Bulgarian politics might be on the verge of systemic change
This is hardly good news for the country as it may lead to instability and turbulence
This article is part of K Quarterly # Issue 1 / November-January 2017. Contact us for subscription options on firstname.lastname@example.org
The upcoming presidential elections in Bulgaria could be the tipping point for a possible systemic change in the country’s politics. The election campaign signals a weakening of the pro-EU consensus and general slide towards national-populism. This is hardly good news for the country as it may lead to instability and turbulence.
Bulgaria will hold presidential elections on 6 November. Polls suggest there will be a run-off on 13 November, as none of the candidates is expected to win more than 50% of the vote in the first round. Prime Minister Boyko Borissov announced that unless the nominee of the ruling GERB party, Tsetska Tsacheva, leads in the first round, he will resign to trigger early parliamentary elections.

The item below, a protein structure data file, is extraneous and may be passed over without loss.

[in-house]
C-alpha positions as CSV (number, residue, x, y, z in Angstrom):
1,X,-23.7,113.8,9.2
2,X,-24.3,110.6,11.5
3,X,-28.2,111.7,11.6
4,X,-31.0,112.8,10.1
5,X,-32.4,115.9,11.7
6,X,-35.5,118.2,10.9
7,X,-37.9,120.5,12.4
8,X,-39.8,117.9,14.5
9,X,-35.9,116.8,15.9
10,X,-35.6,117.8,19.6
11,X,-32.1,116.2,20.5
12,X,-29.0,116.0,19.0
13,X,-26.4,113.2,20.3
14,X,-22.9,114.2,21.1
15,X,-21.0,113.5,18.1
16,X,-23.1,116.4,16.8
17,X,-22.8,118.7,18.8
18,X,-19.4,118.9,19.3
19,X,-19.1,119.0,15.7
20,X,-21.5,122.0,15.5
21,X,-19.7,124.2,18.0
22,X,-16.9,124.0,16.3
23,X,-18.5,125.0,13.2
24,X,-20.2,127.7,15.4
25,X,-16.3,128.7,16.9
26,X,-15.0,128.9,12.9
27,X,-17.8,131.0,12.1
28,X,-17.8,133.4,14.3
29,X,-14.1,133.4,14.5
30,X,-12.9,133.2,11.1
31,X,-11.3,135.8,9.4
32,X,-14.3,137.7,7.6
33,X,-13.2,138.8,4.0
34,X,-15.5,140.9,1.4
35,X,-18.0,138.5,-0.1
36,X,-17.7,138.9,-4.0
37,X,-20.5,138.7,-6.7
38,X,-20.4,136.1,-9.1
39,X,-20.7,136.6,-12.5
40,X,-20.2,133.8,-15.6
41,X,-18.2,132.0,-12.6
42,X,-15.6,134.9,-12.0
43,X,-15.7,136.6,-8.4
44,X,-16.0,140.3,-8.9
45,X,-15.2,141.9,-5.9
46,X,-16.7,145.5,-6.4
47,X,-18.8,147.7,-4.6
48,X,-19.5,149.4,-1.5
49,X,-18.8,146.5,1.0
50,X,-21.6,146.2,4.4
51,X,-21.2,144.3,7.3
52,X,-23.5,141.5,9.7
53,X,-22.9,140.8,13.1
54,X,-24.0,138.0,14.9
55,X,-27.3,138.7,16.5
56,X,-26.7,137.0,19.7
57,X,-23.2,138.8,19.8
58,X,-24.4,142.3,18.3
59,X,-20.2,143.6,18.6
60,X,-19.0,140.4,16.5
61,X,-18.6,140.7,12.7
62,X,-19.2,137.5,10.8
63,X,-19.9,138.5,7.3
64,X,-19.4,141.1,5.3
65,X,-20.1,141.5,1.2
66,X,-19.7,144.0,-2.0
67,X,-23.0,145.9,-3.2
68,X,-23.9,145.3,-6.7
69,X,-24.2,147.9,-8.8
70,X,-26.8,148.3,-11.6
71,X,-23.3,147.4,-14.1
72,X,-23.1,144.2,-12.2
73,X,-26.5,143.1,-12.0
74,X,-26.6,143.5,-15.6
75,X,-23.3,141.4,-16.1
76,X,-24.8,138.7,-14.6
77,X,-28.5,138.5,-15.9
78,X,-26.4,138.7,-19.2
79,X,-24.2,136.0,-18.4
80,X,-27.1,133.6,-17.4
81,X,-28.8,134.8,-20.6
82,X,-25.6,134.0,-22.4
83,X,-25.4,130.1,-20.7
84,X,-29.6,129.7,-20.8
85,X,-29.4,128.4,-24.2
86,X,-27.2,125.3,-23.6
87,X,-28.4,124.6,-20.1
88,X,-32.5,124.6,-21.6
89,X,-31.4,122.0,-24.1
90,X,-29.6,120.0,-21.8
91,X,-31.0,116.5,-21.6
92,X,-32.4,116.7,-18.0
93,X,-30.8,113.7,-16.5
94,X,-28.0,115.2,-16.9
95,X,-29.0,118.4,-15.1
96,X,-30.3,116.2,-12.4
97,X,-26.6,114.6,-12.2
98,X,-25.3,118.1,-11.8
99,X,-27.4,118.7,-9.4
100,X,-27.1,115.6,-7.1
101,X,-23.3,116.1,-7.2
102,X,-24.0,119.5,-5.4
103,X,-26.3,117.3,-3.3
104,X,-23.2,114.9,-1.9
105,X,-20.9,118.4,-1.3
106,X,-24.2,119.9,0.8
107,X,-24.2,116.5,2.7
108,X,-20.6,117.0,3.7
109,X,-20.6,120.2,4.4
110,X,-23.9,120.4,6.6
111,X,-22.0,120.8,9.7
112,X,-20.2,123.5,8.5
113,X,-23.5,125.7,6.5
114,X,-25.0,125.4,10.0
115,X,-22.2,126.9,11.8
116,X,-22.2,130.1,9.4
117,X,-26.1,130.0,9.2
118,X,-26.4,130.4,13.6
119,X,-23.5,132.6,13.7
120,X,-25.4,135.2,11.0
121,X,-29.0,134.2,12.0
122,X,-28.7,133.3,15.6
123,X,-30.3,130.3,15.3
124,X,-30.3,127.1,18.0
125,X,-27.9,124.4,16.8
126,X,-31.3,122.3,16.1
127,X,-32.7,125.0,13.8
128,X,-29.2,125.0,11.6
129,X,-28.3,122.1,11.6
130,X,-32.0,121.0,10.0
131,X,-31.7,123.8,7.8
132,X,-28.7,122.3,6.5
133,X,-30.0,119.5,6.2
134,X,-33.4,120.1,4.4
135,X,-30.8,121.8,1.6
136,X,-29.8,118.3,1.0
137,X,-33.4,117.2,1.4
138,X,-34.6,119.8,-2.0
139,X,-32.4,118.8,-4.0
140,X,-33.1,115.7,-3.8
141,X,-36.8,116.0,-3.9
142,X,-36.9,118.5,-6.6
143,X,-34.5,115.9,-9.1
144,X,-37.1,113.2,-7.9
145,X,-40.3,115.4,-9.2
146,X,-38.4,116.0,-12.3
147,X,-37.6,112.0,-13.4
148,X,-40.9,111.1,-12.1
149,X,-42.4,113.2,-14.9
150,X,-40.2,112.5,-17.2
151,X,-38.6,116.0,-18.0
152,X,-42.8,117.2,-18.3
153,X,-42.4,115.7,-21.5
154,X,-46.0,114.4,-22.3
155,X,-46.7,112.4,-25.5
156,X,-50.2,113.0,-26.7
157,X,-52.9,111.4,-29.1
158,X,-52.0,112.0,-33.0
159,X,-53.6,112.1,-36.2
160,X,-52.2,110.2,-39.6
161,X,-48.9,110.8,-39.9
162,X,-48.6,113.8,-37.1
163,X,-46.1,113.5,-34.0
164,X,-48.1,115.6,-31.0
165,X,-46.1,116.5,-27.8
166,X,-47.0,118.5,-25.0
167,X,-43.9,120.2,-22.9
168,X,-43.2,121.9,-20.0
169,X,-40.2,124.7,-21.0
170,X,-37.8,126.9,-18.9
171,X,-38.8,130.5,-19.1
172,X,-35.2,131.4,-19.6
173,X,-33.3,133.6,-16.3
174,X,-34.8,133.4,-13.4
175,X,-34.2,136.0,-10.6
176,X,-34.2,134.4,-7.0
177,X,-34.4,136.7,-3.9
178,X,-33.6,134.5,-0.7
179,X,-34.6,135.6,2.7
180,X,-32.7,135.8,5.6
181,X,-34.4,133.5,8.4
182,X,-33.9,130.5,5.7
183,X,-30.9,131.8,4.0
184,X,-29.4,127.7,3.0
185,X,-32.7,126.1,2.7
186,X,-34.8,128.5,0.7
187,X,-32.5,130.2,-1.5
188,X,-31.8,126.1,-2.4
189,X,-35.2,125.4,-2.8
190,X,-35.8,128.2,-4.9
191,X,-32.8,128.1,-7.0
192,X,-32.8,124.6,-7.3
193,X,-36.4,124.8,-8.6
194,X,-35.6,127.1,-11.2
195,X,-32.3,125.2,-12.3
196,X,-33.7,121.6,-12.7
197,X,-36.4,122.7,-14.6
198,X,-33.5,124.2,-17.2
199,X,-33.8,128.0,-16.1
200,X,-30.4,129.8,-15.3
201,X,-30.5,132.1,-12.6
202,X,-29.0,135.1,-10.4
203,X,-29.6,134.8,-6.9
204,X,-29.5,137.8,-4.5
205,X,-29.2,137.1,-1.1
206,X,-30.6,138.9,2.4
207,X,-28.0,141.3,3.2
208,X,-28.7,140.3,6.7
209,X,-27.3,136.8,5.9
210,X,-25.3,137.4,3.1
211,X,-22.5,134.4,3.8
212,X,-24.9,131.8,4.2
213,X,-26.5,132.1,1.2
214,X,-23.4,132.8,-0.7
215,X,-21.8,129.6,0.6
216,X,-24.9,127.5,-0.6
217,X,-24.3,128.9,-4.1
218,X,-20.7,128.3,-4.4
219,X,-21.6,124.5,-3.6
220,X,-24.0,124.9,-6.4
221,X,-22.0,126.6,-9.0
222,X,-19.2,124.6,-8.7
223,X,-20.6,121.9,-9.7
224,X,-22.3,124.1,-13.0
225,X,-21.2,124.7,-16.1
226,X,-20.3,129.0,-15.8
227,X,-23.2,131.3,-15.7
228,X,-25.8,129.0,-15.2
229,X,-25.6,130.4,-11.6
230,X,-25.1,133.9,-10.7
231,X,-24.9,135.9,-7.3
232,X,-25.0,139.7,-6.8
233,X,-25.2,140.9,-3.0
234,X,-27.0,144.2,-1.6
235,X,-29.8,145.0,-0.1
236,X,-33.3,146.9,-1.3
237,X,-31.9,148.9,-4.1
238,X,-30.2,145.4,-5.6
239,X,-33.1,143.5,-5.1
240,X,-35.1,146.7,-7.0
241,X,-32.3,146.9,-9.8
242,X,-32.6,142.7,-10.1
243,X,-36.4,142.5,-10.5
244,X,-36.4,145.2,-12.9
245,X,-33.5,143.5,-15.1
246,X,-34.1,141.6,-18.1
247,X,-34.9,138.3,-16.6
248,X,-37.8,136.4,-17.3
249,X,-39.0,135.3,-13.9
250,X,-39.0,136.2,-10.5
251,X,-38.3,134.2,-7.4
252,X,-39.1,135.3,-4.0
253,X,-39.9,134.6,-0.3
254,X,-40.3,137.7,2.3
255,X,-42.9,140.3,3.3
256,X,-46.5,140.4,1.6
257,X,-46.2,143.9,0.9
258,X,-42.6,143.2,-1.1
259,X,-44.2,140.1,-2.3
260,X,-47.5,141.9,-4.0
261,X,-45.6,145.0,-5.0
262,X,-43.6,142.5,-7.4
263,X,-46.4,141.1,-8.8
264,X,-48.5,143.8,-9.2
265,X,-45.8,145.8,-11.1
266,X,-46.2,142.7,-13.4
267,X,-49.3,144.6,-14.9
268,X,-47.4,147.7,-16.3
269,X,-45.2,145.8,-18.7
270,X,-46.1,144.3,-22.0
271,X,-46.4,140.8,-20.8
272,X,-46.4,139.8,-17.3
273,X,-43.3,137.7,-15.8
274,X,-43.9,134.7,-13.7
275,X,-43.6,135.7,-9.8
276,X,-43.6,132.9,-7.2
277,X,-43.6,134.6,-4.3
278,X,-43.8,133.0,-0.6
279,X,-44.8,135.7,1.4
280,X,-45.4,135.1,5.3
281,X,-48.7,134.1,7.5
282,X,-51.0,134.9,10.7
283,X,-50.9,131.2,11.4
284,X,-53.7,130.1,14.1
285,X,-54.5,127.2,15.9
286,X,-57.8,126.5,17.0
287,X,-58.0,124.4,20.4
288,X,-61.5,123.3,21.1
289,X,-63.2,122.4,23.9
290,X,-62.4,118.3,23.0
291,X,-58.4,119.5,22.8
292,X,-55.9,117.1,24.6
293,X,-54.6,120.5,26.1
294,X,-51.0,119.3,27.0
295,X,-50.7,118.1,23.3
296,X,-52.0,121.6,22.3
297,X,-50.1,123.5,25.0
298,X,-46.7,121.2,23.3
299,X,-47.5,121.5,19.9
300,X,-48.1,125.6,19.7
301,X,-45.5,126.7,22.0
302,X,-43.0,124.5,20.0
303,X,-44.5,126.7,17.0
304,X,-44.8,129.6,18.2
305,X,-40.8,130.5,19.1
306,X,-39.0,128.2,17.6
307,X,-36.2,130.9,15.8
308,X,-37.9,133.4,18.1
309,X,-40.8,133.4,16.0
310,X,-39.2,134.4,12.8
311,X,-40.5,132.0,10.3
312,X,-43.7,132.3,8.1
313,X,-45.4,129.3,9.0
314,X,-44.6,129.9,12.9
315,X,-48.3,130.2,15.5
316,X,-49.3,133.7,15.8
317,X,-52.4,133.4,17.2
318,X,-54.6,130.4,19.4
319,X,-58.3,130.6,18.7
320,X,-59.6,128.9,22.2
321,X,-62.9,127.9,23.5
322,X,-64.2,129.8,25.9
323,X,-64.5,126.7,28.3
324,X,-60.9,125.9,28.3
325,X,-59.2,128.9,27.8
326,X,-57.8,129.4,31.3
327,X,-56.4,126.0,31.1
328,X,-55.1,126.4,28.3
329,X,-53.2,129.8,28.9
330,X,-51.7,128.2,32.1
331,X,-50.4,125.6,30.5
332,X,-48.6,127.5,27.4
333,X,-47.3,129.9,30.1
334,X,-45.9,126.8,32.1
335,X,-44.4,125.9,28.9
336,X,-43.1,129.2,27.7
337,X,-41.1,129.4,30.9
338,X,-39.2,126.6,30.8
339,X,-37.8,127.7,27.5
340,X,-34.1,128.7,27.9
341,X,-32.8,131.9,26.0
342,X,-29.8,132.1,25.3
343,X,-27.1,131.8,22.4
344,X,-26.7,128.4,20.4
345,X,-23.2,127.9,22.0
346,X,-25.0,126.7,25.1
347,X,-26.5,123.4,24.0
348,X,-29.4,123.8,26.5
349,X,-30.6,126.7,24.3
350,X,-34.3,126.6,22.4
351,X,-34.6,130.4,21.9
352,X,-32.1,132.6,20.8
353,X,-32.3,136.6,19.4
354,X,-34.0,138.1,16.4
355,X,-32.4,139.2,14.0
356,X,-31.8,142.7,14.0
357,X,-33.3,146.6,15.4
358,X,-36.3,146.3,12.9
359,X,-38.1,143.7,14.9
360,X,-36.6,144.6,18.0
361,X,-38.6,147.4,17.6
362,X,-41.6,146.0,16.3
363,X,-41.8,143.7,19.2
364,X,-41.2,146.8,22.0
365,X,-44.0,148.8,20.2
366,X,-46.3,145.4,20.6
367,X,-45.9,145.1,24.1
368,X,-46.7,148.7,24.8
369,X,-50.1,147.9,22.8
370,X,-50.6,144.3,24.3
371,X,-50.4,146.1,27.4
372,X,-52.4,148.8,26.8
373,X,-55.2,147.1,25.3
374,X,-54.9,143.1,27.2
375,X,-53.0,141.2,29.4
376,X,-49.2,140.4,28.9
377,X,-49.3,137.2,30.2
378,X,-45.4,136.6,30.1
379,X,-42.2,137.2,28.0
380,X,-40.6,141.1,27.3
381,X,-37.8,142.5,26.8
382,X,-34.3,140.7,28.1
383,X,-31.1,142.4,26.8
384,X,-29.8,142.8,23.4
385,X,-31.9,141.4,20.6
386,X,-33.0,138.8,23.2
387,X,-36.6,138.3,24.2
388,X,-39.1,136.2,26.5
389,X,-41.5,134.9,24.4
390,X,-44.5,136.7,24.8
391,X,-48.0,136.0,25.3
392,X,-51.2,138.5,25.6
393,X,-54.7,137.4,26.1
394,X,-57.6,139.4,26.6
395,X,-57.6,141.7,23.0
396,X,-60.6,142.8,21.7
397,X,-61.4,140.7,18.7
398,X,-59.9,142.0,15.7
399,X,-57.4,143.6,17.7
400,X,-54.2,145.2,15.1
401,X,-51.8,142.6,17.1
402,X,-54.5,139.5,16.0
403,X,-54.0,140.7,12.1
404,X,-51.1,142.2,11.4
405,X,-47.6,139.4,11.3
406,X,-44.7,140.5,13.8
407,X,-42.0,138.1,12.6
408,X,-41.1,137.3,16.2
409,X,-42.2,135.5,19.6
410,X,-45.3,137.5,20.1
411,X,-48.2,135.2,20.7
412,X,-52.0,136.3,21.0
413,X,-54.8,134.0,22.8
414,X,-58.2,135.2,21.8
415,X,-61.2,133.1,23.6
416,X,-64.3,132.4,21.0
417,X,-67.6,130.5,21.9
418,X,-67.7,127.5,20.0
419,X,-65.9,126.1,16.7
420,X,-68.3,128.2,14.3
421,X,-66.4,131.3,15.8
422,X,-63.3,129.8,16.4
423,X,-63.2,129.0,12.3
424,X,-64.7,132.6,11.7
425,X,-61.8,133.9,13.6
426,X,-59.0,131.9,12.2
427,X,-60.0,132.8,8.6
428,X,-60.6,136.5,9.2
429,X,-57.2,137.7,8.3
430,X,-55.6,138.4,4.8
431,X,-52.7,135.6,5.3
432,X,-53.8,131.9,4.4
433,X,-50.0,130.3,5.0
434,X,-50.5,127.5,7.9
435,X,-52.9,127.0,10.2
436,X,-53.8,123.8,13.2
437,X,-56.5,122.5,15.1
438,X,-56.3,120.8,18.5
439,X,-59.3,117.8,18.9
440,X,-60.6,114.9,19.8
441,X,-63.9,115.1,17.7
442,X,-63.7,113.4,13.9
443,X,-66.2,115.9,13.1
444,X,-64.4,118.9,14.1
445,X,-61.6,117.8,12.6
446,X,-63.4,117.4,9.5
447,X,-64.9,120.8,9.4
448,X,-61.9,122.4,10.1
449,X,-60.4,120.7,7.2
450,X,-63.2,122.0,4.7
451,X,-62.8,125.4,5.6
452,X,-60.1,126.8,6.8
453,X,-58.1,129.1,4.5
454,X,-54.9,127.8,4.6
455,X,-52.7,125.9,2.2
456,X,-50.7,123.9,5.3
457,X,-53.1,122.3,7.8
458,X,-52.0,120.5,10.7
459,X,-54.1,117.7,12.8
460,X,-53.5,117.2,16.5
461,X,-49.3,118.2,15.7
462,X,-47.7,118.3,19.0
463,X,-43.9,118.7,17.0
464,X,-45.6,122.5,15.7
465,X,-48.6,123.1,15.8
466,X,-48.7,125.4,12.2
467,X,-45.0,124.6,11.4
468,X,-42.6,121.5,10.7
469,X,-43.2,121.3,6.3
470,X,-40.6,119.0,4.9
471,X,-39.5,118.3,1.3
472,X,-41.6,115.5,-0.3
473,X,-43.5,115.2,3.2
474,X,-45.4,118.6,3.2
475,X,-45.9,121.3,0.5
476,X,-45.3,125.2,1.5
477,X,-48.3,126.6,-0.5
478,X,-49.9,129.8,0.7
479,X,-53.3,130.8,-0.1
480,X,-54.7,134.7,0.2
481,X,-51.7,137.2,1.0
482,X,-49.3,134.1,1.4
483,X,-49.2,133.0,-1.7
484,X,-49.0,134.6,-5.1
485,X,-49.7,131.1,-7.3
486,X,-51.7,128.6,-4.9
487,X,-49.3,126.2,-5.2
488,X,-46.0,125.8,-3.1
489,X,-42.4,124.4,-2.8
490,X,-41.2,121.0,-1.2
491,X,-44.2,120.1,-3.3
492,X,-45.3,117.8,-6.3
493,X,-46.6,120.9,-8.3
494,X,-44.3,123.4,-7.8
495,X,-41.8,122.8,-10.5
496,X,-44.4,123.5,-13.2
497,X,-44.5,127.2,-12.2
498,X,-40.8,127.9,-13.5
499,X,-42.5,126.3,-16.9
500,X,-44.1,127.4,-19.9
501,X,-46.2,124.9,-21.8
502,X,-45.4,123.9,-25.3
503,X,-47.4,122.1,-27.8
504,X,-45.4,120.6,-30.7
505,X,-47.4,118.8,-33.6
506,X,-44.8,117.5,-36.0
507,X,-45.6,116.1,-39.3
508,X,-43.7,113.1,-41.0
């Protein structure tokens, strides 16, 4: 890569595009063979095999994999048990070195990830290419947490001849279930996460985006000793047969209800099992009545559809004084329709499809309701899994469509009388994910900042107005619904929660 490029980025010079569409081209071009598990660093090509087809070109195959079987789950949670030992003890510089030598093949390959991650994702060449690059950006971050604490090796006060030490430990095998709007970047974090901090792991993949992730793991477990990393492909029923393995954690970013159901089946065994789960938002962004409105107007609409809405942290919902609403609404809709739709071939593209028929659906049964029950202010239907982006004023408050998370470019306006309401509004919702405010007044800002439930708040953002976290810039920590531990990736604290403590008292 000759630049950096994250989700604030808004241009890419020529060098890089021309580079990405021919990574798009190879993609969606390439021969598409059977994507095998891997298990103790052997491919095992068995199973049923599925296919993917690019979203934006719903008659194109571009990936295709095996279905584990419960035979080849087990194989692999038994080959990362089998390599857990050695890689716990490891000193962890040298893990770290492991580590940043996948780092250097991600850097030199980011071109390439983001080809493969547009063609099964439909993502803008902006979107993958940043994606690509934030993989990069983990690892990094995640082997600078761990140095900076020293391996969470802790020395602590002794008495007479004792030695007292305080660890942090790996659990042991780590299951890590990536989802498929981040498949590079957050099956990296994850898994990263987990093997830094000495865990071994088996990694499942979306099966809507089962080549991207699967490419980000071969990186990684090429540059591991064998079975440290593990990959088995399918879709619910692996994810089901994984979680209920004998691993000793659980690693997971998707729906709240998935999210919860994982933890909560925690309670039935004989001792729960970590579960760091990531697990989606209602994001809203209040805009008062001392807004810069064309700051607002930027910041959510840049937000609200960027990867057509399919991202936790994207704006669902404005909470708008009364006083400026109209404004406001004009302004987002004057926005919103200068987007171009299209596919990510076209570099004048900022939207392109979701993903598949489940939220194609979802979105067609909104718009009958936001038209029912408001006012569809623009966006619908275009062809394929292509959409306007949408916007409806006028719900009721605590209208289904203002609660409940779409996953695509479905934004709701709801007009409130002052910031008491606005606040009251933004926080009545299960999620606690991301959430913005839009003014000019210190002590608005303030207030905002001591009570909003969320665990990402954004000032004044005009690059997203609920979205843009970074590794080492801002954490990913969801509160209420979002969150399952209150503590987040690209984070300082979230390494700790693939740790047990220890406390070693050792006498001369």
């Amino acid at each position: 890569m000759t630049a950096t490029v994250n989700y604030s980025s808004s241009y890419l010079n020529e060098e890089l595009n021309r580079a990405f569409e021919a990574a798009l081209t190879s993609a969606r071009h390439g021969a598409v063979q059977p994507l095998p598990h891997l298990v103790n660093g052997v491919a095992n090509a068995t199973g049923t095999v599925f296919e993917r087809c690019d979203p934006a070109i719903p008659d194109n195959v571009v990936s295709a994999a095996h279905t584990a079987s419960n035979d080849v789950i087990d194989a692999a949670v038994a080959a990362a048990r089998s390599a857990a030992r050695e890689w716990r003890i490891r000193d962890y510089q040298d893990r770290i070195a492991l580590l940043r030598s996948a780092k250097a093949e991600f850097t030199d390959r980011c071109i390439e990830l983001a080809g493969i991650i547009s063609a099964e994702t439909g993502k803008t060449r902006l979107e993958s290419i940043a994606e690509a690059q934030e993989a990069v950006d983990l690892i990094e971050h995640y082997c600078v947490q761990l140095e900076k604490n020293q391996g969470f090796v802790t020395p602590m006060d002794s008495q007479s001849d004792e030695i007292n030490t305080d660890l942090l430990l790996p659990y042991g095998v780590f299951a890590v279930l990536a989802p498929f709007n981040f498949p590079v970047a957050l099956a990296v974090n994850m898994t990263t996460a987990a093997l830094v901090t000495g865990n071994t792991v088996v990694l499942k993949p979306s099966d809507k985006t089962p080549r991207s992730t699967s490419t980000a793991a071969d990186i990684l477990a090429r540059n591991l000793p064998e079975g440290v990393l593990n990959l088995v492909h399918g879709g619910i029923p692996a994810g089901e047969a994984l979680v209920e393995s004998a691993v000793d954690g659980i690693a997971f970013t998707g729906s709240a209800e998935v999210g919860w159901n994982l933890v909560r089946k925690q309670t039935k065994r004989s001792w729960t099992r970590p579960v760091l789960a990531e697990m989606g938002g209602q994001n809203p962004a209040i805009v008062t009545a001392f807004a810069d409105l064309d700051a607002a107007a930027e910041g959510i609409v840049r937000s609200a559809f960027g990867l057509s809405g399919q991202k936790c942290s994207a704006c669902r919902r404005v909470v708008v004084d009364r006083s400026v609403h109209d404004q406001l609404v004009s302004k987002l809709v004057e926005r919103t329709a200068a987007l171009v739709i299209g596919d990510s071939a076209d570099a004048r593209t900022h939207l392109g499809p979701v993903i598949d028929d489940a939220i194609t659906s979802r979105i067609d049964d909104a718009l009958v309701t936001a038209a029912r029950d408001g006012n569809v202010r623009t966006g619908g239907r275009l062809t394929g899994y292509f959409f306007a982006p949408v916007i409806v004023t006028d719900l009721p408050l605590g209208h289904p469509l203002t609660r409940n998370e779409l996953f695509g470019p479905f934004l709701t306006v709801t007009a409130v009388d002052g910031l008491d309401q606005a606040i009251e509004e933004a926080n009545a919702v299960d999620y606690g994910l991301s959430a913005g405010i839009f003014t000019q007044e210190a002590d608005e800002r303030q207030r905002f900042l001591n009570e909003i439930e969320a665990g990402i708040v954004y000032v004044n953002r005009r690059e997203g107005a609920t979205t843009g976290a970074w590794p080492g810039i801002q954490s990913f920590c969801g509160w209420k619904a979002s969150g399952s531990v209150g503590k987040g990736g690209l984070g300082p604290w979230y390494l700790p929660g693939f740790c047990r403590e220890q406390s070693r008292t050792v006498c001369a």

If Mrs. Tsacheva wins though, Mr Borissov is expected to reshuffle the ruling coalition and strip the junior partner in the government coalition, the Reformist Bloc, of some of its power in the ministries. There are signals that GERB would seek deeper cooperation with the two far right nationalist forces in parliament, the Patriotic Front coalition and Attack party.
In addition to electing a new head of state, on 6 November Bulgarians will also vote in a national referendum initiated by TV host and music star Slavi Trifonov. The three questions that will be asked refer to state subsidies to parties, whether members of parliament should be chosen by a simple majority, and if voting in elections and referenda should be compulsory.
The agreement that formed the Reformist Bloc will expire by the end of the year. It is too early to say what the five constituent parties will decide but one of them, Democrats for Strong Bulgaria, is already considering pulling out. Its leader Radan Kanev is undertaking a nationwide tour to present his ideas, presumably in preparation for a new political project.
The selection of Ivan Geshev as the next Prosecutor General will likely go unopposed, triggering seven more wasted years on the anti-corruption front and even more blatant institutional abuse of power.
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